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An Enlightening Account of Church's Sex Abuse Scandal

Betrayal: The Crisis in the Catholic Church; $23.95, 288 pages; Little, Brown and Co.


In the annals of the Roman Catholic Church in America, there has been no greater crisis in modern times than this year's sexual abuse scandal. From its epicenter in Boston, shock waves rippled across the country, reaching Los Angeles and other U.S. dioceses, toppling priests from their pulpits and even retirements, and focusing unprecedented popular anger at bishops themselves.

If Boston was the epicenter, the seismic shock behind the tremor was the Boston Globe. Its early-on investigative reporting and perseverance in pursuing an ever-widening and shocking story in the face of legal obstacles and ecclesiastical stonewalling uncovered a scandal in its backyard that quickly became a national and international story. Other media outlets soon followed.

The Globe's reporting will likely be a contender for a Pulitzer Prize next year. Now, eight members of the newspaper's investigative staff have published the first and most complete accounting of this year's events in a new book, "Betrayal: The Crisis in the Catholic Church," overseen by Deputy Managing Editor Ben Bradlee Jr.

By now, the story of the sexual abuse of minors by Catholic priests and bishops is well-known, as are the attempts to cover it up through out-of-court settlements, sealed court documents and quiet transfers of abusive priests to new parishes where they harmed more victims.

The scandal is not thought to have run its full course. But already Pope John Paul II has personally weighed in by declaring the sexual abuse of minors not only a sin but also a civil crime. The U.S. Conference of Catholic Bishops, reacting to unprecedented grass-roots pressure and public shame, last month in Dallas approved tough new national sexual abuse prevention standards. The conference is awaiting the Vatican's endorsement, which would make those standards mandatory. In the meantime, most bishops say they are voluntarily putting the standards into effect. A few continue to wait.

"Betrayal" is the journalists' account of the unfolding story. Its value lies in bringing together in one place an overview of the scandal, including the personal stories of abuser priests and their victims.

Special attention is focused on John J. Geoghan, now an ex-priest, who over 34 years is accused of molesting upward of 200 minors as two cardinal-archbishops transferred him from parish to parish. He is serving a 9- to 10-year term in state prison after a conviction of molesting one boy.

There are details, too, of Father Paul Shanley, who was recommended as a trustworthy priest by the Boston archdiocese to the Diocese of San Bernardino, even though Boston knew about his record of sexual abuse and that he attended a founding meeting of a national man-boy love group.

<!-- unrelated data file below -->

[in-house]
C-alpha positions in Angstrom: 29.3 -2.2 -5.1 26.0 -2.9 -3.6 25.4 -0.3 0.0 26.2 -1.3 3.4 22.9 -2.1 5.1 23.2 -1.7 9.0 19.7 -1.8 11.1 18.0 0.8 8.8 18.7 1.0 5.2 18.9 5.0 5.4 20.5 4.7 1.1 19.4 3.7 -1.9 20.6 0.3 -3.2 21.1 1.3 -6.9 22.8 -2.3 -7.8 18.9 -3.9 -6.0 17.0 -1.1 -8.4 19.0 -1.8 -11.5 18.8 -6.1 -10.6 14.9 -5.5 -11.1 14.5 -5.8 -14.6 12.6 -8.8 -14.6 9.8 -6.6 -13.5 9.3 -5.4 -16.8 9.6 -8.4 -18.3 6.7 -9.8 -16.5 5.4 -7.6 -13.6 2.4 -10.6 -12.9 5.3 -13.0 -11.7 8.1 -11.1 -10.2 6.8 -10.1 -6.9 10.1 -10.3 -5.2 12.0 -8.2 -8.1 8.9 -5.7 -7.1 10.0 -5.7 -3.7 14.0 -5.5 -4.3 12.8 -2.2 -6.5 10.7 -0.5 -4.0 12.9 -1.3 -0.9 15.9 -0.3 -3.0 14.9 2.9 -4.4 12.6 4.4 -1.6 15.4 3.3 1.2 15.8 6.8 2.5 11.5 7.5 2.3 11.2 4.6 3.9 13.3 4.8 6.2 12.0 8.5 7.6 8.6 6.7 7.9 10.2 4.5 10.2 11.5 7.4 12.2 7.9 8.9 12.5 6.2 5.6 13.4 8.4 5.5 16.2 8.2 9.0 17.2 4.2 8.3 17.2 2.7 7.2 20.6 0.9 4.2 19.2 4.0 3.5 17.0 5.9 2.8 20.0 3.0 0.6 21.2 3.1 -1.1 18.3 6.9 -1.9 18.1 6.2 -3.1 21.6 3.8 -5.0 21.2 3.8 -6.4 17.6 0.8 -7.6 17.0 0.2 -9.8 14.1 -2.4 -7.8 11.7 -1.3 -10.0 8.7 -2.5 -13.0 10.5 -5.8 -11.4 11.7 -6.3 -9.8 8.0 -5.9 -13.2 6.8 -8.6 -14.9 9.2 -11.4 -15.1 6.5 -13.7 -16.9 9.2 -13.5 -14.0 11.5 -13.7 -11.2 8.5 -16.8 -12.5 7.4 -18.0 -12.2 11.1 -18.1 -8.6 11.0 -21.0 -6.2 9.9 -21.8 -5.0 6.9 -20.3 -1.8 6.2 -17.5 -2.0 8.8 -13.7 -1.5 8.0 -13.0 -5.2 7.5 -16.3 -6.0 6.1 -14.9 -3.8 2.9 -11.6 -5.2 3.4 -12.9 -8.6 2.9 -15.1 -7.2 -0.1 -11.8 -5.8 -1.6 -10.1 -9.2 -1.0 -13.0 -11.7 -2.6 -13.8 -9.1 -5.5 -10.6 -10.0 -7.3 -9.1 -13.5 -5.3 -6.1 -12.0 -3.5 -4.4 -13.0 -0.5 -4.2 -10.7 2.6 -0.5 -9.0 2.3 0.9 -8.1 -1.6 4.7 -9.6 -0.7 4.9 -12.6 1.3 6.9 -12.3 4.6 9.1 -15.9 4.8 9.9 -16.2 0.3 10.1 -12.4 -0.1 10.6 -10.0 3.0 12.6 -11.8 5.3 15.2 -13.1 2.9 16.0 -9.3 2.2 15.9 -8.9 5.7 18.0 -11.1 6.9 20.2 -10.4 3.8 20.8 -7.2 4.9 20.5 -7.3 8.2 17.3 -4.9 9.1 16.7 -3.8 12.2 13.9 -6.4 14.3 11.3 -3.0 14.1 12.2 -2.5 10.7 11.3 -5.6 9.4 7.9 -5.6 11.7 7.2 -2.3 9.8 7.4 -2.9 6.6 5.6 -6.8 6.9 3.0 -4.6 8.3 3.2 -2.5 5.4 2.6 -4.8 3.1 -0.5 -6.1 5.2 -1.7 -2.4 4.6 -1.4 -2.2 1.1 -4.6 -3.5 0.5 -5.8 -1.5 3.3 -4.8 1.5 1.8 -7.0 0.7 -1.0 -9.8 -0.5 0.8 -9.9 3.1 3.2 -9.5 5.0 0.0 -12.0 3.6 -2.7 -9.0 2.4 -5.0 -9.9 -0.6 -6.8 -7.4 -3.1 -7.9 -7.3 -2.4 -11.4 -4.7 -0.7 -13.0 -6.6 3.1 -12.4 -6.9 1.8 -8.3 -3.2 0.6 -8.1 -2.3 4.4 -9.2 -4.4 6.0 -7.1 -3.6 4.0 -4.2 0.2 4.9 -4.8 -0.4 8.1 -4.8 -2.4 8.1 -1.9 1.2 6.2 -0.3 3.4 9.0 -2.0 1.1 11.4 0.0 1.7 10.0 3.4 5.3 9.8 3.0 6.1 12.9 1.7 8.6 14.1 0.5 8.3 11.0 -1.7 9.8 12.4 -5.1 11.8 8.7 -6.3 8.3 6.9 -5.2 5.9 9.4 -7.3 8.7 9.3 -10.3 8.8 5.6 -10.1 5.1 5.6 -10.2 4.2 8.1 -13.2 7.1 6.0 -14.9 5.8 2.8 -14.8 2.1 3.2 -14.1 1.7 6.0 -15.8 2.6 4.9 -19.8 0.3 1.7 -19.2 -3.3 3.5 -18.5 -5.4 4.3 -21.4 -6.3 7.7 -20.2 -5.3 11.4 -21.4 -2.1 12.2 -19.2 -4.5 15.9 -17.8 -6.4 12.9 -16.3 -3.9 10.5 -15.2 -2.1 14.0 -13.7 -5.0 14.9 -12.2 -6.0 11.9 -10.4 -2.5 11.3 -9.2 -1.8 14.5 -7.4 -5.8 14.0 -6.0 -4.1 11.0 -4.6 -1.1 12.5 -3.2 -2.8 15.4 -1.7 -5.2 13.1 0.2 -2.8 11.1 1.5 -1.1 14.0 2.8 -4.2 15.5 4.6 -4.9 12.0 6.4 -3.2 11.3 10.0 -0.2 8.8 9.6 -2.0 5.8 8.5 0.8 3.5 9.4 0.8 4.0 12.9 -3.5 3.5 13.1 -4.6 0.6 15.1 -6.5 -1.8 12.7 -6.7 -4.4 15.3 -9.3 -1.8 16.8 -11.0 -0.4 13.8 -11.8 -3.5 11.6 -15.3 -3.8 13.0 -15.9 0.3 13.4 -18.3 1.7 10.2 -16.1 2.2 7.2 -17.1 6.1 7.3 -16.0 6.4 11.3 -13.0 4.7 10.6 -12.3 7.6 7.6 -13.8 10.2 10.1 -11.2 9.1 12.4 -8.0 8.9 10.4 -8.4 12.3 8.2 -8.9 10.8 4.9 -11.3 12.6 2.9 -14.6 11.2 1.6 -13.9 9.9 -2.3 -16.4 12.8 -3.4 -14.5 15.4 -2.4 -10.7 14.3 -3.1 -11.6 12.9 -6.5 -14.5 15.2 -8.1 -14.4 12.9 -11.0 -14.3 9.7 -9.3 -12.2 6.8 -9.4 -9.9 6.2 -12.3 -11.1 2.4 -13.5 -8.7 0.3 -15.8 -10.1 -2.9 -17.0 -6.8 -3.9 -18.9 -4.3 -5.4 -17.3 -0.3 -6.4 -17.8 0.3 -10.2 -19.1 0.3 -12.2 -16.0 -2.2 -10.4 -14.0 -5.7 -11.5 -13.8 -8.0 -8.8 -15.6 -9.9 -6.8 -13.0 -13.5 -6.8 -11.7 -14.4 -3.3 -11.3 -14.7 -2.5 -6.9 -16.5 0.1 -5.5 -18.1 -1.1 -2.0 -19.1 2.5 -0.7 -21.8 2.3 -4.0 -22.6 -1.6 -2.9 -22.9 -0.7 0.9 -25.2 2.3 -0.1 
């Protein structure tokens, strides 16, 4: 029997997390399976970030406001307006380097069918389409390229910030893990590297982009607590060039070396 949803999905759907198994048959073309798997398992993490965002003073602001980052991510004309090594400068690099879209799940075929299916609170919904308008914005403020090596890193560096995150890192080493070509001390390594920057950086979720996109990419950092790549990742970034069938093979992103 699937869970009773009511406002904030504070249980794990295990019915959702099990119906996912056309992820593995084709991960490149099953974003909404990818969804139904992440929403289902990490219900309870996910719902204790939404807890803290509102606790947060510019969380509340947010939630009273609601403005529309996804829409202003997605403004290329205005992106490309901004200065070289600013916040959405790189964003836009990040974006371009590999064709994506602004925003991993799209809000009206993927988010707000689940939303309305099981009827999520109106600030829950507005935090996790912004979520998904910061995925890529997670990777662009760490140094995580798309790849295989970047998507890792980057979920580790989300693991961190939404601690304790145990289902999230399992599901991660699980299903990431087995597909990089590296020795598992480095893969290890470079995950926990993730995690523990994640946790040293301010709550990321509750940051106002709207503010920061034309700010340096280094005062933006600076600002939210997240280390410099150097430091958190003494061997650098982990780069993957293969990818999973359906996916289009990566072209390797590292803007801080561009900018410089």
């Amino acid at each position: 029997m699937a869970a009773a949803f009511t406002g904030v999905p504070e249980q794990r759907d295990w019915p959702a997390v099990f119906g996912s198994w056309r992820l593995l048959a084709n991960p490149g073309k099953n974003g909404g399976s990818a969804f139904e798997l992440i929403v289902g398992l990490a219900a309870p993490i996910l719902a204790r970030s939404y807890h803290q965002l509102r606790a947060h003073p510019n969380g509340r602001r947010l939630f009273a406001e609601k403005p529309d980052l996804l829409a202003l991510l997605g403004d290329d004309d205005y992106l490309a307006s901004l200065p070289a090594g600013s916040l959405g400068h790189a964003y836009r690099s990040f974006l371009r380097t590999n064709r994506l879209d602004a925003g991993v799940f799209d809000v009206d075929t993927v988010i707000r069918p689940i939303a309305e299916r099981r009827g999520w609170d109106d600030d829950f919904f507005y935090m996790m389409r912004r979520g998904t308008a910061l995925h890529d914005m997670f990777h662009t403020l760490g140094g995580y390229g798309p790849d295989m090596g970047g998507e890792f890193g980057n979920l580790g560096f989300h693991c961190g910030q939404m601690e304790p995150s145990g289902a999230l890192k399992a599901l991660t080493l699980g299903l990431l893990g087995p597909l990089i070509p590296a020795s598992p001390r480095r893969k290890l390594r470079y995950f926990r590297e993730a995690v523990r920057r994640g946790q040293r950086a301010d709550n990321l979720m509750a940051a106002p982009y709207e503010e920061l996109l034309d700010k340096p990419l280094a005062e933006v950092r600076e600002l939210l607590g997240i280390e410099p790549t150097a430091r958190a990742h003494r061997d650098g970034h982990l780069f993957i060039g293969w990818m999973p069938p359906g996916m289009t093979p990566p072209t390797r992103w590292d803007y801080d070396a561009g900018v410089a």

The book is more than a rewrite of previously published Globe stories, and its narrative contains original reporting. While it does not significantly advance the story or contain any new revelations, it does place the scandal in a much-needed broader context often missing from daily journalism.

Moreover, it looks beyond the immediate scandal and offers enlightening, if brief, glimpses at the underlying factors that may have contributed to the scandal, among them the clerical culture of the Roman Catholic Church. It takes note, as did other media outlets, of how the abuse scandal gave new force to long-simmering debates over lay involvement and greater lay power within the church.

The crisis also focused again on the wisdom of mandatory celibacy for priests in the predominant Western or Latin Rite and the church's prohibition against ordaining women and married men. There are snippets of historical context that offer readers insight into the reasons for its stance.

In a large sense, the Boston scandal is about Cardinal Bernard Law, the archbishop of Boston. It was Law who resisted early attempts to address the problem on his watch. It was Law who in 1992 lashed out against the Globe when it reported a case involving a pedophile priest. "By all means, we call down God's power on the media, particularly the Globe," he was reported as having said.

Readers learn, too, of Law's aloofness and how he lost touch with the pulse of Boston, one of the nation's most Catholic cities. Yet Law also comes off as a thoughtful and compassionate priest and bishop on issues not having to do with sexual abuse. He was a crusading editor for civil rights on a Catholic newspaper in Vicksburg, Miss., in the 1960s. In Boston, he championed affordable housing and the causes of immigrants. He speaks fluent Spanish.

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